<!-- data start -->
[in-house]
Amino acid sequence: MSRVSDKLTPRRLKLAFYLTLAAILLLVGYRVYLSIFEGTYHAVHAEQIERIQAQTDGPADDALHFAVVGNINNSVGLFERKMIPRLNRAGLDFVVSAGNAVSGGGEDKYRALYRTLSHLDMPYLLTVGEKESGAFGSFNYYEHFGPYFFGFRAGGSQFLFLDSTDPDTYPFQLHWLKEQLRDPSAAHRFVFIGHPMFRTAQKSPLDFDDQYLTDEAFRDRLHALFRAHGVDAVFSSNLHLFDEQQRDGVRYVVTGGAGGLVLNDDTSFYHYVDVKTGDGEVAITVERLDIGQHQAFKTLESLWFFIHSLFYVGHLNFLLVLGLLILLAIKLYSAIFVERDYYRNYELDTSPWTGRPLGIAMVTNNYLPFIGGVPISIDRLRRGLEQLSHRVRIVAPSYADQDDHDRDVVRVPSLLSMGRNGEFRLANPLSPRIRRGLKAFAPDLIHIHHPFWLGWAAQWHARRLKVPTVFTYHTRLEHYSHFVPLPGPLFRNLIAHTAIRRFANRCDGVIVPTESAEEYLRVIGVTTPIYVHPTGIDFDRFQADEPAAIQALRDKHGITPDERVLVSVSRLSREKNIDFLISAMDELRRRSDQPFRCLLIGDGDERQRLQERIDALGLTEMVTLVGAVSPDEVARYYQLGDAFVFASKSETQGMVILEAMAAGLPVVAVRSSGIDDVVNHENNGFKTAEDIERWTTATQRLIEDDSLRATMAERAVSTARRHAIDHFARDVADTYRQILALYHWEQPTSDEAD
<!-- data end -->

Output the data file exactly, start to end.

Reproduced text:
[in-house]
Amino acid sequence: MSRVSDKLTPRRLKLAFYLTLAAILLLVGYRVYLSIFEGTYHAVHAEQIERIQAQTDGPADDALHFAVVGNINNSVGLFERKMIPRLNRAGLDFVVSAGNAVSGGGEDKYRALYRTLSHLDMPYLLTVGEKESGAFGSFNYYEHFGPYFFGFRAGGSQFLFLDSTDPDTYPFQLHWLKEQLRDPSAAHRFVFIGHPMFRTAQKSPLDFDDQYLTDEAFRDRLHALFRAHGVDAVFSSNLHLFDEQQRDGVRYVVTGGAGGLVLNDDTSFYHYVDVKTGDGEVAITVERLDIGQHQAFKTLESLWFFIHSLFYVGHLNFLLVLGLLILLAIKLYSAIFVERDYYRNYELDTSPWTGRPLGIAMVTNNYLPFIGGVPISIDRLRRGLEQLSHRVRIVAPSYADQDDHDRDVVRVPSLLSMGRNGEFRLANPLSPRIRRGLKAFAPDLIHIHHPFWLGWAAQWHARRLKVPTVFTYHTRLEHYSHFVPLPGPLFRNLIAHTAIRRFANRCDGVIVPTESAEEYLRVIGVTTPIYVHPTGIDFDRFQADEPAAIQALRDKHGITPDERVLVSVSRLSREKNIDFLISAMDELRRRSDQPFRCLLIGDGDERQRLQERIDALGLTEMVTLVGAVSPDEVARYYQLGDAFVFASKSETQGMVILEAMAAGLPVVAVRSSGIDDVVNHENNGFKTAEDIERWTTATQRLIEDDSLRATMAERAVSTARRHAIDHFARDVADTYRQILALYHWEQPTSDEAD